Tooth-friendly foods are perfect for any type of travel. Cheese can help stimulate saliva glands that allow your mouth to remove bacteria and acids from previous foods. Pack some string cheese with celery and some apples and you and your teeth are good to go.

Continuous snacking increases risk of more cavities, so bag snacks for each family member can come in handy; they restrict what foods each individual eats to the contents of one bag. Pre-packed and ready to go, these bags can hold healthier options so there are no temptations.

So next time your child asks for a Sprite and a bag of cool ranch Doritos, politely offer an alternative of water and whole grain crackers and accept whatever yelling may come after.

Is Your Low-Carb Diet Giving You Dragon Breath?

The last thing anyone wants to do is chat with an individual whose breath could make an onion cry.  But when it comes to the origin of halitosis, commonly known as bad breath, the solution may seem elusive. You brush your teeth twice a day and clean your tongue; so what it causing this dreaded “dragon breath”?

What if you are trying a low-carb or no-carb diet? You’re watching your food intake, yet the dragon mouth is still present. The reasons for this are simple: bad breath from low-carb diets results from your body’s replacement of carbohydrates as its source of energy; instead, your body is breaking down stored fat and using that to produce enough energy to get you through the day.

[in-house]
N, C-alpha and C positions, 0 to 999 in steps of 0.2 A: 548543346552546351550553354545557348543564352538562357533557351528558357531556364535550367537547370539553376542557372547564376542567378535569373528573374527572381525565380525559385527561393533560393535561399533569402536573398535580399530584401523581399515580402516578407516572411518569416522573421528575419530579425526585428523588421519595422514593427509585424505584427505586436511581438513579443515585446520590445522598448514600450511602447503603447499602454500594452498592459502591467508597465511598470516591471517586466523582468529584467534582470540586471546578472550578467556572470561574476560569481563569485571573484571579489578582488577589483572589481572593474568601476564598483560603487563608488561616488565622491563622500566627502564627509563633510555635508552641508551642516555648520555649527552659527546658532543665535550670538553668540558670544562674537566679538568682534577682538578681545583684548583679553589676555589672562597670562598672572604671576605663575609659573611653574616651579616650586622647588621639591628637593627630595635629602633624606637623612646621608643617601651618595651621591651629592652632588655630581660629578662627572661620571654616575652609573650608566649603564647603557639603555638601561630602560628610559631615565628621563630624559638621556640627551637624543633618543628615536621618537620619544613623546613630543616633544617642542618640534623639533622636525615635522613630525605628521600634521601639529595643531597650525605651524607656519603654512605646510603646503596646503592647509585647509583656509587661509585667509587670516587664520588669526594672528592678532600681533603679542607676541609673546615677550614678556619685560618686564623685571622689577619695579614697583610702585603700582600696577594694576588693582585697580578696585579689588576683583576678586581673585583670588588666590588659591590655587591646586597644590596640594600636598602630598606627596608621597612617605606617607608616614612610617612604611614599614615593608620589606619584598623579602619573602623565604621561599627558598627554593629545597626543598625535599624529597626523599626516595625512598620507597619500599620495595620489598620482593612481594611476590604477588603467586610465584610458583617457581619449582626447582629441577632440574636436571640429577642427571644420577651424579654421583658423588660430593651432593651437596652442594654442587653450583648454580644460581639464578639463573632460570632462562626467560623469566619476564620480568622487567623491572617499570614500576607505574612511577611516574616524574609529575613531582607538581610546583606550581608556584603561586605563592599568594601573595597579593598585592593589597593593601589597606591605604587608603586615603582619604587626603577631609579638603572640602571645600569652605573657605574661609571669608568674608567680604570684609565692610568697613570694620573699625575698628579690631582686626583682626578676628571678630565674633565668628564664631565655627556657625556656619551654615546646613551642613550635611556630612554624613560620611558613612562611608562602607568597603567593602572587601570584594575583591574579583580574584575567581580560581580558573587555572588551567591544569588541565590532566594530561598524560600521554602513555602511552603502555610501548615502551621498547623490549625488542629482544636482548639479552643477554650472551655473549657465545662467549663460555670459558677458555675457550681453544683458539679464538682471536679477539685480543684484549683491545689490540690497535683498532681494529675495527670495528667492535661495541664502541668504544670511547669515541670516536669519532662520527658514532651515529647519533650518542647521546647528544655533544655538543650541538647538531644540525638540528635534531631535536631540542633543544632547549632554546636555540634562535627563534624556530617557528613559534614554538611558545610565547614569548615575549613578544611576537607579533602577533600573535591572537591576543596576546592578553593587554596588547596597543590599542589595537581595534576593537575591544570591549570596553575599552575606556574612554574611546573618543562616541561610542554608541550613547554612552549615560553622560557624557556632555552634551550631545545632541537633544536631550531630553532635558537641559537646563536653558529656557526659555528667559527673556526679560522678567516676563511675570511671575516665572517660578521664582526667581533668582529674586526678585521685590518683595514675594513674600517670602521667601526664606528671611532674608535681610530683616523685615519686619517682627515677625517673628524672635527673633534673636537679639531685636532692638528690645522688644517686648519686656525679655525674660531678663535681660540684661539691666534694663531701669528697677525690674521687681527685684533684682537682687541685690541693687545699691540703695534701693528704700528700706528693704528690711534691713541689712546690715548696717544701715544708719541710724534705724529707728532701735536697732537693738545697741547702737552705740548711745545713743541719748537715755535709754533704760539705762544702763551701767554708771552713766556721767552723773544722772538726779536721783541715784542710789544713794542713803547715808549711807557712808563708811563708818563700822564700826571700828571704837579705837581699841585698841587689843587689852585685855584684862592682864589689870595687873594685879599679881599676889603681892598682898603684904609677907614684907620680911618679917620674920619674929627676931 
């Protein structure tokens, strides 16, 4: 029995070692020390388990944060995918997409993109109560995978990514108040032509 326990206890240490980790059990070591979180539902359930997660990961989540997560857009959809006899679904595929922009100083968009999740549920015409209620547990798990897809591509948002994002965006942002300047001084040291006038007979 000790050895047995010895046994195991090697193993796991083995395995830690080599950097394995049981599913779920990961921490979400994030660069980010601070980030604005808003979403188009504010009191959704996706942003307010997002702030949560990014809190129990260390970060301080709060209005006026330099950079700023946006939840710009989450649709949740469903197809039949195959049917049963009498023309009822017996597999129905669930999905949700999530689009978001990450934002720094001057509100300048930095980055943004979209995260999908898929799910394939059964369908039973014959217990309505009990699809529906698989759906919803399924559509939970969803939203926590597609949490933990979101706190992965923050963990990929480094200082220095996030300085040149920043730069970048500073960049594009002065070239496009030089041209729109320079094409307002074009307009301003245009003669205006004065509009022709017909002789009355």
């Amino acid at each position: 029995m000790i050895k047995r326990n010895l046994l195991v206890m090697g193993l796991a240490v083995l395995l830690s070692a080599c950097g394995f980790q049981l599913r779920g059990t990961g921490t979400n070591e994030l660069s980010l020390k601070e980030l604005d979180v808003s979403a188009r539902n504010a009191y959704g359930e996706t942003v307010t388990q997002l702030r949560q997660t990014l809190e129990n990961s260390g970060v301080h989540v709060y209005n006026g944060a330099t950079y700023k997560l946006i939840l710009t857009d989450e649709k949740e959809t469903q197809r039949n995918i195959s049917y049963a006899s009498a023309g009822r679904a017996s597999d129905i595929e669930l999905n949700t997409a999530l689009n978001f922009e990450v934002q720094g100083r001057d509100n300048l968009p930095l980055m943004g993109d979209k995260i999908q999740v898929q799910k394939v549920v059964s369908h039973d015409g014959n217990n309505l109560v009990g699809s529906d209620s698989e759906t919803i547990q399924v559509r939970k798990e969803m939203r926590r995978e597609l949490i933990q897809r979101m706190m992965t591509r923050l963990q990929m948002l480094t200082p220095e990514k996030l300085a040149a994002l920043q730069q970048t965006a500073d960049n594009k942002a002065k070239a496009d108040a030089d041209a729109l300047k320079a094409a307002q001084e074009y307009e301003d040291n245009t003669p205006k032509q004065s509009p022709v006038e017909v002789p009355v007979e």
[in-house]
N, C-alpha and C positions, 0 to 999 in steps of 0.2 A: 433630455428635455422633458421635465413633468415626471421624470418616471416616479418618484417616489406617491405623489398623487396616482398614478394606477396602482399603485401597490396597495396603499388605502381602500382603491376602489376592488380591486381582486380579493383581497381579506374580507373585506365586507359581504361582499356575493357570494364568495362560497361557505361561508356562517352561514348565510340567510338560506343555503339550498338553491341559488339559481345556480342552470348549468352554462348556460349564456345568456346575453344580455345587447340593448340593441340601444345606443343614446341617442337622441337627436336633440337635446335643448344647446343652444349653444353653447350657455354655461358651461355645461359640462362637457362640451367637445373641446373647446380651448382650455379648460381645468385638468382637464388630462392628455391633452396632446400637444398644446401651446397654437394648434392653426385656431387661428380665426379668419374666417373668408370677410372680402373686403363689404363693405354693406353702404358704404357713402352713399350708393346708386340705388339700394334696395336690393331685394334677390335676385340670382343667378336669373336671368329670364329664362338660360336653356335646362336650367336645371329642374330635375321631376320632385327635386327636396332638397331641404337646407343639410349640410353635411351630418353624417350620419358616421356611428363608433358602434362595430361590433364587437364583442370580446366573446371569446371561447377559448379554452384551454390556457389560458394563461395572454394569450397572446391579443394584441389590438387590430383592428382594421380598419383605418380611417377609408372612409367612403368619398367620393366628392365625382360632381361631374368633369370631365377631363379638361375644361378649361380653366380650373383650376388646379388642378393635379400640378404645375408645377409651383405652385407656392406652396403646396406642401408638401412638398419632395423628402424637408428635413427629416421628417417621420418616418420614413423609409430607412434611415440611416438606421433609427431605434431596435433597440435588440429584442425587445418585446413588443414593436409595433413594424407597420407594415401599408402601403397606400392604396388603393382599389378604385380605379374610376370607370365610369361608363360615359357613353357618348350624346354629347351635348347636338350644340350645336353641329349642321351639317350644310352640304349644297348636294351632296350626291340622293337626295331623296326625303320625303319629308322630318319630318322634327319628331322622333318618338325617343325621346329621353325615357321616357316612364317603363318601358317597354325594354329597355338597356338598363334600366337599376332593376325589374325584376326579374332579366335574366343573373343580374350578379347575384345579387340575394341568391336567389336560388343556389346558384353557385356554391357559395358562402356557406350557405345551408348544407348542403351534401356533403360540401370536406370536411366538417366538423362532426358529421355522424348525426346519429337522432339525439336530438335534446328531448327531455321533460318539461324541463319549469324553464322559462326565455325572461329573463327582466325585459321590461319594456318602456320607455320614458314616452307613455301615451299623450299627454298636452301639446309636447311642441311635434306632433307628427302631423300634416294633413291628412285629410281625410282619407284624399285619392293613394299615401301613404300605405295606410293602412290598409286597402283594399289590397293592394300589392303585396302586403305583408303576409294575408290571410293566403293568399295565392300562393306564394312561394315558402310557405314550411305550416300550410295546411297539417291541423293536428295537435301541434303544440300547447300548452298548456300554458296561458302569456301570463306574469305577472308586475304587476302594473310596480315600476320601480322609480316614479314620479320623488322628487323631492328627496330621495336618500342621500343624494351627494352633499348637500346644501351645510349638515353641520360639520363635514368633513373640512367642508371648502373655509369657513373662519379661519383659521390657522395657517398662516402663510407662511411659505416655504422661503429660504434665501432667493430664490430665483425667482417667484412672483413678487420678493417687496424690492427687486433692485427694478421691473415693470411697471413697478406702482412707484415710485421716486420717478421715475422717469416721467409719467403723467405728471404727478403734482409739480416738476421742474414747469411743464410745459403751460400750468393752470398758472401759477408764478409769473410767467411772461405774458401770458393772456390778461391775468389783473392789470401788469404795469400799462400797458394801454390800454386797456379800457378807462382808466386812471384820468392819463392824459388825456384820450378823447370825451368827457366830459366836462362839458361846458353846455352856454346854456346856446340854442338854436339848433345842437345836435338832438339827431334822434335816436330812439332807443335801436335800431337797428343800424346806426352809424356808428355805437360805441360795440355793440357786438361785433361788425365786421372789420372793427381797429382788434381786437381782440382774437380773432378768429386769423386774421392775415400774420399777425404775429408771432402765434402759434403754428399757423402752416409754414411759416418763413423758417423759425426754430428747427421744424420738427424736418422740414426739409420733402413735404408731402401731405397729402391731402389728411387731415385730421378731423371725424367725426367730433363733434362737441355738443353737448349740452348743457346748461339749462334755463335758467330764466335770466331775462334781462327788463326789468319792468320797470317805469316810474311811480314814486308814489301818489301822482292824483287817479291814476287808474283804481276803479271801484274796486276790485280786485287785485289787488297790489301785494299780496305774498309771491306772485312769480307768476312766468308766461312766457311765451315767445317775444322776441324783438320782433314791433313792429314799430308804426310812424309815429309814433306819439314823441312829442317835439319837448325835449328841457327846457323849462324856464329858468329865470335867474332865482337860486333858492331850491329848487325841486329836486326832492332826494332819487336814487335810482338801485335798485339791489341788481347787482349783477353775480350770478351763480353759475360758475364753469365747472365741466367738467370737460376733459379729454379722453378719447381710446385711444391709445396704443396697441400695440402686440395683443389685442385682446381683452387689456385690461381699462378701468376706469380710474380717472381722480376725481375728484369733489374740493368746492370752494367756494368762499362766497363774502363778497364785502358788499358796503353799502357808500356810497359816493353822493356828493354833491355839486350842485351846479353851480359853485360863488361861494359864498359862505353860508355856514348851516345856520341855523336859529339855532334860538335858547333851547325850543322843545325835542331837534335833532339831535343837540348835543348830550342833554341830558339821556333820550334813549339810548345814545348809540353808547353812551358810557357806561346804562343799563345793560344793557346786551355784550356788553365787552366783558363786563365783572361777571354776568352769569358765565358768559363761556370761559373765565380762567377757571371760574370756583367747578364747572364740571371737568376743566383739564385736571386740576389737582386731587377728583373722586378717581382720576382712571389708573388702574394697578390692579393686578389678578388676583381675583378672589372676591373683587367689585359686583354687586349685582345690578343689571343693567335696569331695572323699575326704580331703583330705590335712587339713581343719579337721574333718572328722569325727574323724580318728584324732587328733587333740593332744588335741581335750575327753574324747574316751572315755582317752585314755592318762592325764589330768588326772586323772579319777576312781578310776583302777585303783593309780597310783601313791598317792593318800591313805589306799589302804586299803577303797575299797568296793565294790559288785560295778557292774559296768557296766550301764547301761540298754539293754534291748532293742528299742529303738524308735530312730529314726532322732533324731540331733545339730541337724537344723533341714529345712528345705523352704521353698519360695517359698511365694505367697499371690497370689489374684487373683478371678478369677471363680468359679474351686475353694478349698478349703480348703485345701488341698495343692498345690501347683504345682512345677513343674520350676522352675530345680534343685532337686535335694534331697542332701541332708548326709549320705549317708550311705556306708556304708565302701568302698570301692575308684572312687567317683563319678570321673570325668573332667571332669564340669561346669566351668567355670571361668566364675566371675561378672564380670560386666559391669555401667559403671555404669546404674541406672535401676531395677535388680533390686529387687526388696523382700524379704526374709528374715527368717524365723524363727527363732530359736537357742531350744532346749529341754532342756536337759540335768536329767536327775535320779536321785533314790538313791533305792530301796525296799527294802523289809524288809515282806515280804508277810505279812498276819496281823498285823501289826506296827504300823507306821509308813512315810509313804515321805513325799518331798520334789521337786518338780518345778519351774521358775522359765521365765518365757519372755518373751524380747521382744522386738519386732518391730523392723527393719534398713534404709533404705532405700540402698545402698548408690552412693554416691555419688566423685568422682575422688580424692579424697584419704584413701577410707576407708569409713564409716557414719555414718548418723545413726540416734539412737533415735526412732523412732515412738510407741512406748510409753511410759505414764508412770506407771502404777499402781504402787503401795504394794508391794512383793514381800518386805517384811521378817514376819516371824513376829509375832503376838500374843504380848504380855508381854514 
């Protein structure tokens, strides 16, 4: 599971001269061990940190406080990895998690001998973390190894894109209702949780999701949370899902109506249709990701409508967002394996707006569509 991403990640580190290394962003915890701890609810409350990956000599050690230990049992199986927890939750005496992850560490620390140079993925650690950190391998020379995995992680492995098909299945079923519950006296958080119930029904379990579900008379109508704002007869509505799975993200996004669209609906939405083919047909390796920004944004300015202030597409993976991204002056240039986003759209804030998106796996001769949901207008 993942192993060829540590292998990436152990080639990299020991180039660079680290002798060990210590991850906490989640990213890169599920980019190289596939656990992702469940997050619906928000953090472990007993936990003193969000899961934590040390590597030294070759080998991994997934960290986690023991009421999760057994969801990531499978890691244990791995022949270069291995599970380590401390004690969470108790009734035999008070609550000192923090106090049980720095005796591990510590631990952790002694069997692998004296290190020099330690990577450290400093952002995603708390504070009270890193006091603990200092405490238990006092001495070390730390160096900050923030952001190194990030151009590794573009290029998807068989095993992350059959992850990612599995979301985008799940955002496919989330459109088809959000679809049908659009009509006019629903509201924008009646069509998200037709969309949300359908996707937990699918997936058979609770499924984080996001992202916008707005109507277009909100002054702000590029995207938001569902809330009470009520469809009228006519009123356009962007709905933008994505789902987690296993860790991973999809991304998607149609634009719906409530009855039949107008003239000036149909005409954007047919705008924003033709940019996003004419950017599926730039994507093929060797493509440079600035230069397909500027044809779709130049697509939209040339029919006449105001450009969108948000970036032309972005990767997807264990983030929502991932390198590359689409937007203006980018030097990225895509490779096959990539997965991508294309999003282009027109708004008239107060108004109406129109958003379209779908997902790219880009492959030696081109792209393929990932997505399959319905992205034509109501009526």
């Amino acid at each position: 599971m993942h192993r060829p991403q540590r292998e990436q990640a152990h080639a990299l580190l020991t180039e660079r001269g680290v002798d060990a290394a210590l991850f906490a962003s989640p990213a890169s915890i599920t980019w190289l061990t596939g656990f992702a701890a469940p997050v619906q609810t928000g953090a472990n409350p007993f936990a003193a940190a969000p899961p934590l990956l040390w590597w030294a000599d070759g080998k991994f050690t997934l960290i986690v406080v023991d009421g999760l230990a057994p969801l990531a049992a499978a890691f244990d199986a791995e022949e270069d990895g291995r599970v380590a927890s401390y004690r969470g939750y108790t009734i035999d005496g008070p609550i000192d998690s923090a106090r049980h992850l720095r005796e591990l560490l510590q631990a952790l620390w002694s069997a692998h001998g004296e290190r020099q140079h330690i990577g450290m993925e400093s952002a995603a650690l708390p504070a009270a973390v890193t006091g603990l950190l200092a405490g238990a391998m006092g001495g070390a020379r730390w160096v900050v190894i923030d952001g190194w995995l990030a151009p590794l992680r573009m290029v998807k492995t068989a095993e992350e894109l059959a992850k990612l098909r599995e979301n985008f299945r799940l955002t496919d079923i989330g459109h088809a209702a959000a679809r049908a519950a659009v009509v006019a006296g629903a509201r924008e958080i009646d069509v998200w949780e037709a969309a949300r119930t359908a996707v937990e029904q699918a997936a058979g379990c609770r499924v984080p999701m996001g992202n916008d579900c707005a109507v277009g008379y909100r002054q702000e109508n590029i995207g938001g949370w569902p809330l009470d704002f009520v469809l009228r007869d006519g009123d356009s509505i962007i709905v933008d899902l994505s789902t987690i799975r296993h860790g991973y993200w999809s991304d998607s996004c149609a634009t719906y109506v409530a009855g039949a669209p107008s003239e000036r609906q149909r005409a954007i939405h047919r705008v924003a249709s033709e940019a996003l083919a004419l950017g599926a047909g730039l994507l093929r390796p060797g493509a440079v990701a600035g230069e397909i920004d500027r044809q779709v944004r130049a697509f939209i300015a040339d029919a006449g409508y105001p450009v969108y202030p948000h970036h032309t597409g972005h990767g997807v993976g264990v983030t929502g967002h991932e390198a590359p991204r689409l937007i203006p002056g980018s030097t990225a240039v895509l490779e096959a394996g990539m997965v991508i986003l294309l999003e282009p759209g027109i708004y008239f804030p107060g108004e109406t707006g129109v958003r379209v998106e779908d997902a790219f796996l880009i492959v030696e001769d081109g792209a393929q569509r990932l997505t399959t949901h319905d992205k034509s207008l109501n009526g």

The good news is your low-carb diet is proving beneficial in your weight loss goal; bad news is that your breath may be suffering. During your fat burning process, ketones are created in the body. Ketones have a distinct acetone-like stench, therefore causing bad breath in some low-carb dieters.

No matter what foods you eat or what diet you’re on, the best ways to avoid bad breath are some of the simplest. Increasing water intake can help remove food and bacteria from the mouth. Opt for sugar-free gum and mints to protect your teeth; gum that is high in sugar increases the risk of cavities and tooth decay. Lastly, your mom was always right when she told you to floss, as it helps effectively remove unwanted food stuck between teeth. If not removed, leftover food particles can become plaque, again increasing risk of dental hygiene problems.

Avoiding bad breath is as simple as watching what you’re eating and taking good care of your mouth.

How Long Should You Brush?

Pretty much everyone knows that oral hygiene requires you to brush your teeth at least twice a day; but do you know exactly how long you should spend brushing? Believe it or not, recent studies show that even the most oral-health conscious Americans are not giving this task an adequate amount of time. Think back to this morning – how much time did you dedicate to your oral health?